Home

Subscribe

Popularise CC

Join News Letter

Twitter

Face Book

Editor's Picks

Feed Burner

Read CC In Your
Own Language

Mumbai Terror

Financial Crisis

Iraq

AfPak War

Peak Oil

Alternative Energy

Climate Change

US Imperialism

US Elections

Palestine

Latin America

Communalism

Gender/Feminism

Dalit

Globalisation

Humanrights

Economy

India-pakistan

Kashmir

Environment

Book Review

Gujarat Pogrom

WSF

Arts/Culture

India Elections

Archives

Links

Submission Policy

About CC

Disclaimer

Fair Use Notice

Contact Us

Search Our Archive

 



Our Site

Web

Subscribe To Our
News Letter

Name: E-mail:

Printer Friendly Version

Political Empowerment Of Women

By Prof K Nageshwar

02 March, 2010
India Current Affairs / The Verdict

The Union Cabinet has approved the much- delayed Women’s Reservation Bill providing 33 per cent reservation to women in Lok Sabha and State Legislative Assemblies. The Bill is likely to come in this session of Parliament. A delegation of Joint Parliament Committee on Women Empowerment had met President Pratibha Devisingh Patil and urged her to direct the Government to hold the discussion on the Bill on 8th March in Parliament to mark the International Women’s Day centenary celebrations. The controversial Bill has been delayed for past 12 years as many of the opposition parties like the Samajwadi Party (SP) and Janata Dal (United) had been demanding a sub-quota for OBC women. Unfortunately developed countries and fast developing countries have low women representation in their respective legislatures.

In the most powerful and most advanced nation of the world the United States , women constitute only 17 per cent of legislature .The scientifically advanced nation like Japan can not at least claim to be at the top in providing women due share in political power . In the world’s largest democracy of the world, India, women’s representation continues to oscillate around a scanty 10 per cent. But in a country like Mozambique, a nation ravaged and pillaged by unending civil war and unabated famine like conditions, women constitute more than 30 per cent of the legislature. In South Africa too, the country which was under brutal racist regime, women has more than 30 per cent representation. These international experiences reveal that industrial development, economic prosperity and scientific progress do not automatically lead to political empowerment of women.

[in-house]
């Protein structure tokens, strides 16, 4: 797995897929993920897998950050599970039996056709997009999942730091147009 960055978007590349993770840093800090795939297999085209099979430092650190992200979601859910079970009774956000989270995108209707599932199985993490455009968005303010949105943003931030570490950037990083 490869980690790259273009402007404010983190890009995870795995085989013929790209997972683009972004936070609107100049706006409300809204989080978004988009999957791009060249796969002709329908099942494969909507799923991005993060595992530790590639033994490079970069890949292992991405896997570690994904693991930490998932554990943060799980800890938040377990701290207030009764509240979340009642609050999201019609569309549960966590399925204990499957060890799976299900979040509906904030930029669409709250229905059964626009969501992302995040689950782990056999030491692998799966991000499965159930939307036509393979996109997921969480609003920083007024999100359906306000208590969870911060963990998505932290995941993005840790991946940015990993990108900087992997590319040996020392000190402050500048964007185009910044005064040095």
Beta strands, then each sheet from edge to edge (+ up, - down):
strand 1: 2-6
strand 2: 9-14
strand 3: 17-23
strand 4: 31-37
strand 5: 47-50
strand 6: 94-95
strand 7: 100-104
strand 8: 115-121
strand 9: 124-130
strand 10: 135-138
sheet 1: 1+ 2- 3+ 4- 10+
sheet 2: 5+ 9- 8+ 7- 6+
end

Against this background, India has seen a consistent struggle for a constitutional amendment to reserve one third of seats for women in parliament and state legislatures. The fourteenth Lok Sabha has also completed its tenure without adopting the historical constitutional amendment. The Common Minimum Programme of United Progressive Alliance government has also promised enactment of legislation to reserve one third of seats to women. The mockery over women’s reservation has once again started. It is rather surprising that in the parliamentary history of India women’s reservation bill is the only bill that failed to become an act despite a clear parliamentary majority for it. The flimsy reasons given by the successive governments reveal the lack of political will. The successive governments have been arguing that this bill could not be enacted due to lack of political consensus. No where it is written in the constitution or in the law that a bill can be enacted only if there is a political consensus. In fact, many Acts were made despite strongest opposition to them in parliament. The controversial POTA Act, the Insurance Regulatory and Development Authority Act, the Patent Amendment Act, etc are only few examples. Why should the rule of political consensus be applicable to women’s reservation bill? Though the political parties are publicly expressing support to the bill, there is a strong resistance within the major political parties. The patriarchal political value system is the only hindrance in achieving political empowerment of women. Let’s first look at the major arguments against the bill.

What difference does it make if more number of women is in Parliament or state Legislatures? Will it alter the nature of governance? This question can be countered in two ways. First, democracy is the most representative form of political organization the human civilization has heralded so far. There is no meaning of democracy when women who constitute nearly half of the population, have only eight percent representation. Due representation for women shall deepen the democratic process. Second, several studies have revealed that women in general are more responsive to issues of human development. According to the UNDP Human Development Report, India ranks 127 among 177 countries. Women suffer more than men due to lack of education, health, hygiene, sanitation, drinking water, nutrition etc. As a result, women are generally more concerned about these issues. Greater representation for women shall ensure a shift in the focus of development agenda towards human development and social development.